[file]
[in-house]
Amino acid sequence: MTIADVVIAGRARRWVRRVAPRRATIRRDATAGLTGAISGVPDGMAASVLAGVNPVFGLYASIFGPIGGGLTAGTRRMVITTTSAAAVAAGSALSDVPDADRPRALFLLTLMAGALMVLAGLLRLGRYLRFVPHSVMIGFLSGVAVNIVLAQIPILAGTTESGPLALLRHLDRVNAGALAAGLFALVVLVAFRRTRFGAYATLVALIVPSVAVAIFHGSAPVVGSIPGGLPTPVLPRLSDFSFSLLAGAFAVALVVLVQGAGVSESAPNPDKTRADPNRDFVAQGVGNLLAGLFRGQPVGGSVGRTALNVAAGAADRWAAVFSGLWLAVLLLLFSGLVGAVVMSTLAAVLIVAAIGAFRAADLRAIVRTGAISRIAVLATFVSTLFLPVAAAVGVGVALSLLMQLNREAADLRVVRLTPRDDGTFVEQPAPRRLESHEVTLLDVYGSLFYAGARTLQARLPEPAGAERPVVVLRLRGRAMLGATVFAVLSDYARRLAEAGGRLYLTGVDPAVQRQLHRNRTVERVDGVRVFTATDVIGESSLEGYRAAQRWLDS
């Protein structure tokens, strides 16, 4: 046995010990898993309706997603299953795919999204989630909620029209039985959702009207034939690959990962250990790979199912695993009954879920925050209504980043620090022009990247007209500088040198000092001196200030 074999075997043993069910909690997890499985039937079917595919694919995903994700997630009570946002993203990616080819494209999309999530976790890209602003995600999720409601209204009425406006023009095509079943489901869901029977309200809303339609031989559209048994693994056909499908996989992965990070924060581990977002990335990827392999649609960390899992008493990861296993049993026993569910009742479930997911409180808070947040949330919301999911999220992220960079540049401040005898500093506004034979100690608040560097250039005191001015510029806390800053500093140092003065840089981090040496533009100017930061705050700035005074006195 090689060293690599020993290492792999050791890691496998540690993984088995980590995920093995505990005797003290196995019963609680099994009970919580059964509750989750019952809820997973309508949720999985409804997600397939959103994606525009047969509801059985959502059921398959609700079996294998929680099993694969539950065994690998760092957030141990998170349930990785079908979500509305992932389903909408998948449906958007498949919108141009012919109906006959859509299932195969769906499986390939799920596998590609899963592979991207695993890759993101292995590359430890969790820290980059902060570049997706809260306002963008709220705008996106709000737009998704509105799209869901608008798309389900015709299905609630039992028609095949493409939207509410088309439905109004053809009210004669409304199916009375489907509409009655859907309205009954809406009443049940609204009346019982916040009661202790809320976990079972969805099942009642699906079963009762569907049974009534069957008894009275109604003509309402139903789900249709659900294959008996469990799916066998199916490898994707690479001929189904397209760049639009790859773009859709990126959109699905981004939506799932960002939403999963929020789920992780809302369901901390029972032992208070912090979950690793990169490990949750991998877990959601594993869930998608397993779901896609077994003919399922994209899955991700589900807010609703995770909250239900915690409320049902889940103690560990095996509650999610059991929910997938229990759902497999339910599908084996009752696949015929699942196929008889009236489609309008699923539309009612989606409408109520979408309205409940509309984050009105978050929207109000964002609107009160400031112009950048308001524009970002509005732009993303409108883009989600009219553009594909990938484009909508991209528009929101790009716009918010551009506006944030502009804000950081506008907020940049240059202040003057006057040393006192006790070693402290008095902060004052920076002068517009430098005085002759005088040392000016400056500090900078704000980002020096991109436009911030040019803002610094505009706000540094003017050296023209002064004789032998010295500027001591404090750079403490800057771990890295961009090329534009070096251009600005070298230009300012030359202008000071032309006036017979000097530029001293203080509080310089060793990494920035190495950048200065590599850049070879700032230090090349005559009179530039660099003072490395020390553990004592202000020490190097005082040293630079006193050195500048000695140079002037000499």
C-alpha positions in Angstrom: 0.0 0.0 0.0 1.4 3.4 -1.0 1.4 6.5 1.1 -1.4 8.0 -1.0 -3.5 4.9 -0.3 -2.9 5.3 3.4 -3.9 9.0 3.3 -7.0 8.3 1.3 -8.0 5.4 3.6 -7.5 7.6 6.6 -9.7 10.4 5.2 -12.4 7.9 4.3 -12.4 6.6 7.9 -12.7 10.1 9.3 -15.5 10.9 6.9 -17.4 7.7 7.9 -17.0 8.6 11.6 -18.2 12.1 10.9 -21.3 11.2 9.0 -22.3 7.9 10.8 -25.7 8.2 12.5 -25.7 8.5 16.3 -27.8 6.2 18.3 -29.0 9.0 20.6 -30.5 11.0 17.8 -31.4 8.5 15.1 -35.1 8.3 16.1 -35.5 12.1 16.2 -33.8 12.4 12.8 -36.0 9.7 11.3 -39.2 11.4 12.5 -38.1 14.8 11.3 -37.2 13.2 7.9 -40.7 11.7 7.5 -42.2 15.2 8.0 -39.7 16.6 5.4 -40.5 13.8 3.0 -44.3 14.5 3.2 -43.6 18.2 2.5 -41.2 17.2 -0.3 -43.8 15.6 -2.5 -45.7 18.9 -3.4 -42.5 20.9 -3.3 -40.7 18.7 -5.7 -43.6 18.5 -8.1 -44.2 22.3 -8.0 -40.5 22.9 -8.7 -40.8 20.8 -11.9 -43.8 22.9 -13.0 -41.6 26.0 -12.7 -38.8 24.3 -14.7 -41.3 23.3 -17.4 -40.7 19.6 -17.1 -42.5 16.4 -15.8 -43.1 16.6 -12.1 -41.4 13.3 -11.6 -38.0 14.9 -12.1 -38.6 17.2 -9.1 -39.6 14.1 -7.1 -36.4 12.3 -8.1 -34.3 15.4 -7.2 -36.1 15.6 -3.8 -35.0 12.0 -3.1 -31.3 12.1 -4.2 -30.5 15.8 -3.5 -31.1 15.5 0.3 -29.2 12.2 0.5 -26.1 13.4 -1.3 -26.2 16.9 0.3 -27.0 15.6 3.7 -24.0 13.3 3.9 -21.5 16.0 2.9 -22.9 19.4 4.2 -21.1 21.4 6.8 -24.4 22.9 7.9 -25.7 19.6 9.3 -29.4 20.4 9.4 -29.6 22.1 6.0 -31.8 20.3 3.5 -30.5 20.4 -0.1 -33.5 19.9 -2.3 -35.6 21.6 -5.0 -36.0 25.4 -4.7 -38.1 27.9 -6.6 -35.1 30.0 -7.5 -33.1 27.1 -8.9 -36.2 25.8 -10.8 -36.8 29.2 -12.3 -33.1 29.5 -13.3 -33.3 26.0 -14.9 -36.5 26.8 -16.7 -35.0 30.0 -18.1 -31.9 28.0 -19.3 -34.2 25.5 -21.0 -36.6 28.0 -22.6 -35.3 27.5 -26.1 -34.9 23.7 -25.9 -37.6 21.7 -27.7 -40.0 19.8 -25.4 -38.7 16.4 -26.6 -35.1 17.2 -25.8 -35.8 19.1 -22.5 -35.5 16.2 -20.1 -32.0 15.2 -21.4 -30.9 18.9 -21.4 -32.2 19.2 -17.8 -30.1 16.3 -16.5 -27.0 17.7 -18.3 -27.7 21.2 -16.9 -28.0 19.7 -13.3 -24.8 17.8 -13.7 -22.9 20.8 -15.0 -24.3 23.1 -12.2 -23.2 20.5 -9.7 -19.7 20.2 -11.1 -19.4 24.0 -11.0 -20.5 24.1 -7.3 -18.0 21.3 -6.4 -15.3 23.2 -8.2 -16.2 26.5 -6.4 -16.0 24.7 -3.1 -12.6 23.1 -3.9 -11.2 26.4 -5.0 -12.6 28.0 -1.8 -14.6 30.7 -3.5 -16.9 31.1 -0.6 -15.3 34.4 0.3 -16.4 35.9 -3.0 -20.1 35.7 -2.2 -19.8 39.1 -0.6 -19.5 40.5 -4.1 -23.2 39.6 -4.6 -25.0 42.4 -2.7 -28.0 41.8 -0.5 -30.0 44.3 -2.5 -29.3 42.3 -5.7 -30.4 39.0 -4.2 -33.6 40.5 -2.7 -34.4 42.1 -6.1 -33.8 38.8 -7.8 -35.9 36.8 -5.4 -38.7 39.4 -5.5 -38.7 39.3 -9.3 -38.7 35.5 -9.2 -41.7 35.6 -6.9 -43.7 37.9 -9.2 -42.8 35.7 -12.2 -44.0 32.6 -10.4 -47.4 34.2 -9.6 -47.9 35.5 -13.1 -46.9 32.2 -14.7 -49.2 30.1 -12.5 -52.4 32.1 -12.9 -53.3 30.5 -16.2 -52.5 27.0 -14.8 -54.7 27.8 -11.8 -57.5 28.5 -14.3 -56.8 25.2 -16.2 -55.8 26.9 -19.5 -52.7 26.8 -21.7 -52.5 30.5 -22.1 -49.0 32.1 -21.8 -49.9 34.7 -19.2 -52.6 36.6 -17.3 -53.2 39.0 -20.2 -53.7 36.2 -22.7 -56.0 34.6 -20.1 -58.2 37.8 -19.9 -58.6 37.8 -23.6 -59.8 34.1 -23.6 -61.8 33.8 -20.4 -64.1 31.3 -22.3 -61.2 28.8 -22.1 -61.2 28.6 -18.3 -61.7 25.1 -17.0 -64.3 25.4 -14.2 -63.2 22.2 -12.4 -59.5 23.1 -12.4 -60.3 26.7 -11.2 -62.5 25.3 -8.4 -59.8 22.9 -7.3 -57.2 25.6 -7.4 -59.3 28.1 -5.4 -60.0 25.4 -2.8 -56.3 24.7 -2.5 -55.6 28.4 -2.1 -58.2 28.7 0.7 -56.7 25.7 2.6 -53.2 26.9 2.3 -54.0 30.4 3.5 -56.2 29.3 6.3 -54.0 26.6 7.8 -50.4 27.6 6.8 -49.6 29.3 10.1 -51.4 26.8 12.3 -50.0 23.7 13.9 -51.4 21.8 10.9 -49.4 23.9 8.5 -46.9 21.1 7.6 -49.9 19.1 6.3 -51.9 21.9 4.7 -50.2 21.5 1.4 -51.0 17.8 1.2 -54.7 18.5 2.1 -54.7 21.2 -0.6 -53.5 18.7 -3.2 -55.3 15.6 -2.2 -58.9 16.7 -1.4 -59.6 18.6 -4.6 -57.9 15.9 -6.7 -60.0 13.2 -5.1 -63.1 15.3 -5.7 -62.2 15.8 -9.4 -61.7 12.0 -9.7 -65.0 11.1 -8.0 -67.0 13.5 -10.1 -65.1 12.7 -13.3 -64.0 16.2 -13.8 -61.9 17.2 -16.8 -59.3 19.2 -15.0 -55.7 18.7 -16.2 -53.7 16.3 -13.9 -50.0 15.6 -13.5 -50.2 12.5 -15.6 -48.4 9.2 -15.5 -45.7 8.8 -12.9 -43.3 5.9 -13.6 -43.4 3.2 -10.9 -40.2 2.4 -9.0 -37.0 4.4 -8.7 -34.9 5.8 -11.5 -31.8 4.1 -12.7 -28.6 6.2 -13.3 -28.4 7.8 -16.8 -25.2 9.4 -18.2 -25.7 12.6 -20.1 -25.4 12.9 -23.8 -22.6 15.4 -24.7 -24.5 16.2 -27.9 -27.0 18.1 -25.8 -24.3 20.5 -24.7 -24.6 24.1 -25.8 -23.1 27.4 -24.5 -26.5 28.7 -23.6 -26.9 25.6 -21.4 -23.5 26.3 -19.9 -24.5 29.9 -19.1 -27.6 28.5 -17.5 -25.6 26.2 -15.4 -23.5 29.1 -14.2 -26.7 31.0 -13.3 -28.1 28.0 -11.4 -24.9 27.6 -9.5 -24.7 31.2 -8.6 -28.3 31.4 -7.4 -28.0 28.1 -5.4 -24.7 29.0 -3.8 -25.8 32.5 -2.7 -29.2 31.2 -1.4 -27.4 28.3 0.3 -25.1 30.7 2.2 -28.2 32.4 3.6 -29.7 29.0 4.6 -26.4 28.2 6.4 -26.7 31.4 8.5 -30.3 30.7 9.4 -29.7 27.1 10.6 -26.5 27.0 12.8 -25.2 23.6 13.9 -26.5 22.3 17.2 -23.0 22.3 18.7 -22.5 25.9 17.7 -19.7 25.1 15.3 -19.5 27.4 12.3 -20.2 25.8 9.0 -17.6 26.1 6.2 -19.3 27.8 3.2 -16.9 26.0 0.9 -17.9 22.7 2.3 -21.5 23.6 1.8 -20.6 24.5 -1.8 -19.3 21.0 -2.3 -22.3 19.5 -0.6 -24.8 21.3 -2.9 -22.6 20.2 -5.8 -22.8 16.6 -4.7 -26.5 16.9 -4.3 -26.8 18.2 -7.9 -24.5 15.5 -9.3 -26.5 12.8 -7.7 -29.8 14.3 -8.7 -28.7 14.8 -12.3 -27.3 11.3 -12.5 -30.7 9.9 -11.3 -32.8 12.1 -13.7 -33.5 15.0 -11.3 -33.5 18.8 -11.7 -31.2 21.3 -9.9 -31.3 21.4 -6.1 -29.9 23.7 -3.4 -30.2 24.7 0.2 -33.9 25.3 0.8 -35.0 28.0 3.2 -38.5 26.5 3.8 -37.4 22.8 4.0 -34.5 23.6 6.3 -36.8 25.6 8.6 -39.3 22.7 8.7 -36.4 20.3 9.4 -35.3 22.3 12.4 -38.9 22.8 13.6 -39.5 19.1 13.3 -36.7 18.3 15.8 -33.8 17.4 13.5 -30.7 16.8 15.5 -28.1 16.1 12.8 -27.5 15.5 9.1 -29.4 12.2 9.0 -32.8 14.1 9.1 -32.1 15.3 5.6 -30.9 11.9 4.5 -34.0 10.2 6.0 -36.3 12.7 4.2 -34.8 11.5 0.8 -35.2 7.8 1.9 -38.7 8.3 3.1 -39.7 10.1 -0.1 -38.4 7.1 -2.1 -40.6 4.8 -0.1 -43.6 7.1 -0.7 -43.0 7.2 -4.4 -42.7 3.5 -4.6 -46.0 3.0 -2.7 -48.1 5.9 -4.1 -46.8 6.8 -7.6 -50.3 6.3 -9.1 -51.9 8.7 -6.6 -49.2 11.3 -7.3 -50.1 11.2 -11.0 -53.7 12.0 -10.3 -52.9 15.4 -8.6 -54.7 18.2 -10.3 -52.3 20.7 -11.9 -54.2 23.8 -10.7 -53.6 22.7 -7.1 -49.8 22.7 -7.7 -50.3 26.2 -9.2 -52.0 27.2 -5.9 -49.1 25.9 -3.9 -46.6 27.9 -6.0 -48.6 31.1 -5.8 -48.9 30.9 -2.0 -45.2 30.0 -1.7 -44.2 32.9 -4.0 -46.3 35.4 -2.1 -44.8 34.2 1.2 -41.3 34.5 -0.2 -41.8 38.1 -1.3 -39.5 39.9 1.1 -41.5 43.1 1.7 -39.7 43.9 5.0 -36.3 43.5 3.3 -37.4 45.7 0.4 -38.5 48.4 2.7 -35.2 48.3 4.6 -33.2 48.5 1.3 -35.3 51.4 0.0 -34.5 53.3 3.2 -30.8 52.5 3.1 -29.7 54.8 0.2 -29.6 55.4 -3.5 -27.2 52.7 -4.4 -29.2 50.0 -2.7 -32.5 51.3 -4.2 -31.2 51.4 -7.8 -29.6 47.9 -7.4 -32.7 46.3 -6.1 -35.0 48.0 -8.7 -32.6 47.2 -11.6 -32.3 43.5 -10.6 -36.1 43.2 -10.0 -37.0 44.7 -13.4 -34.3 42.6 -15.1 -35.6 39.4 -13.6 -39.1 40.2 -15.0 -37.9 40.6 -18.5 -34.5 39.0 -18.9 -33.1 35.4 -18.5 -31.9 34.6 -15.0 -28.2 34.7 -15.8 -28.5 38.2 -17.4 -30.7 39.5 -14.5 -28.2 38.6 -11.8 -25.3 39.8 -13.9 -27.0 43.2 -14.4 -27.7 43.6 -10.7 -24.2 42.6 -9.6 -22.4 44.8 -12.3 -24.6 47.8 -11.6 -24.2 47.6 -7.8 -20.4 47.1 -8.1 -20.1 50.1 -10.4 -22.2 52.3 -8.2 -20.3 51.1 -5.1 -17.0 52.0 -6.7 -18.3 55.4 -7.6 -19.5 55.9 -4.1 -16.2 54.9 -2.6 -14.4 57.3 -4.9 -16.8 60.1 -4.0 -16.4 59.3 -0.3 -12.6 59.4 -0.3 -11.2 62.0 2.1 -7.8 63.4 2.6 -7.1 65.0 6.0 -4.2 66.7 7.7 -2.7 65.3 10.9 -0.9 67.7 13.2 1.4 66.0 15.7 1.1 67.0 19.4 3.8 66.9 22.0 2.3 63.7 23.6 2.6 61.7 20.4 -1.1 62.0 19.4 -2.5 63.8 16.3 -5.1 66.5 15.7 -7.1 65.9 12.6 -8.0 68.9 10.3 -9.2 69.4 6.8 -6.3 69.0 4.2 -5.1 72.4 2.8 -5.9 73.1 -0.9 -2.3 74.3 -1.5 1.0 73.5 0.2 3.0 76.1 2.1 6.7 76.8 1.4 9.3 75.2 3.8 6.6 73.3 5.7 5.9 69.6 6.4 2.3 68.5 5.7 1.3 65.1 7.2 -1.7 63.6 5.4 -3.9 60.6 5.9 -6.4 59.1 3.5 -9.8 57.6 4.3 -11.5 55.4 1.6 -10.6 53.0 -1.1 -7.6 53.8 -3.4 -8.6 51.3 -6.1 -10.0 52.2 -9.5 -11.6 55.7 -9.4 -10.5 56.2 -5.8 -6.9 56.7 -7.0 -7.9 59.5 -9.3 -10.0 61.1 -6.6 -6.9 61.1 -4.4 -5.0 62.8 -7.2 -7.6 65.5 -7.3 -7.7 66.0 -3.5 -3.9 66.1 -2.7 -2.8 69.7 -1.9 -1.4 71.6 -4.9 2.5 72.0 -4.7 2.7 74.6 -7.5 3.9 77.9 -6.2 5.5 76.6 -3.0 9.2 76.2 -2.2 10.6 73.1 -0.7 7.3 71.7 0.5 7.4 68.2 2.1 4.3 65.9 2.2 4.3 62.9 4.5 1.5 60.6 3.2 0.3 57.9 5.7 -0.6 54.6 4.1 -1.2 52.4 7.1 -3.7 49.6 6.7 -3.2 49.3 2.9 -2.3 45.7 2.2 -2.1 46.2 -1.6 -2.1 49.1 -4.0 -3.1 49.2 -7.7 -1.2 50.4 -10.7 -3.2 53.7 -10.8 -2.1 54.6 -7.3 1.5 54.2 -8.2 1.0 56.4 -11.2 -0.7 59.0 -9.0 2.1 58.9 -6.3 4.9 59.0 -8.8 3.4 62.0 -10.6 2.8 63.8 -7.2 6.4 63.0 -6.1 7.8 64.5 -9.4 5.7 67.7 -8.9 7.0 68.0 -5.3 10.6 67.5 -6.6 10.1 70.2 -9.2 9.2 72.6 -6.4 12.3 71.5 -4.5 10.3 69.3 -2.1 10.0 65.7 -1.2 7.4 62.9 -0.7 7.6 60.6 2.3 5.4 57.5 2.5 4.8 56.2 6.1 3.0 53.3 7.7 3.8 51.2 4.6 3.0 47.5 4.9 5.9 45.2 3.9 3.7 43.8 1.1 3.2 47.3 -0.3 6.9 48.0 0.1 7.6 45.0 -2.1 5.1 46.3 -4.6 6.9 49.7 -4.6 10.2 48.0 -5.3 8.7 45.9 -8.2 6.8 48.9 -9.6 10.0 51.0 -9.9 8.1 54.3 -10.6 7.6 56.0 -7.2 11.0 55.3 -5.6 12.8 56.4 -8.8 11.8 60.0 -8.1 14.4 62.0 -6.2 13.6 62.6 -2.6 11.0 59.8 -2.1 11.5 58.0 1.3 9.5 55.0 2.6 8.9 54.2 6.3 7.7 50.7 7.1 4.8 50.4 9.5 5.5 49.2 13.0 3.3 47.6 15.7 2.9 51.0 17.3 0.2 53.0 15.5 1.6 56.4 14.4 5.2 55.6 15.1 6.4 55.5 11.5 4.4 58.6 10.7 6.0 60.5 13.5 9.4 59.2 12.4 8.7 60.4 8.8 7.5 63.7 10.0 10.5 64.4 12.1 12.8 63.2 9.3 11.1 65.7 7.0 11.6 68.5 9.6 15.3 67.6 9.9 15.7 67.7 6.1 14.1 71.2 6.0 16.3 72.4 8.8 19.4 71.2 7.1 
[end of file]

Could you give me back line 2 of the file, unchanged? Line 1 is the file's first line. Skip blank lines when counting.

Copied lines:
Amino acid sequence: MTIADVVIAGRARRWVRRVAPRRATIRRDATAGLTGAISGVPDGMAASVLAGVNPVFGLYASIFGPIGGGLTAGTRRMVITTTSAAAVAAGSALSDVPDADRPRALFLLTLMAGALMVLAGLLRLGRYLRFVPHSVMIGFLSGVAVNIVLAQIPILAGTTESGPLALLRHLDRVNAGALAAGLFALVVLVAFRRTRFGAYATLVALIVPSVAVAIFHGSAPVVGSIPGGLPTPVLPRLSDFSFSLLAGAFAVALVVLVQGAGVSESAPNPDKTRADPNRDFVAQGVGNLLAGLFRGQPVGGSVGRTALNVAAGAADRWAAVFSGLWLAVLLLLFSGLVGAVVMSTLAAVLIVAAIGAFRAADLRAIVRTGAISRIAVLATFVSTLFLPVAAAVGVGVALSLLMQLNREAADLRVVRLTPRDDGTFVEQPAPRRLESHEVTLLDVYGSLFYAGARTLQARLPEPAGAERPVVVLRLRGRAMLGATVFAVLSDYARRLAEAGGRLYLTGVDPAVQRQLHRNRTVERVDGVRVFTATDVIGESSLEGYRAAQRWLDS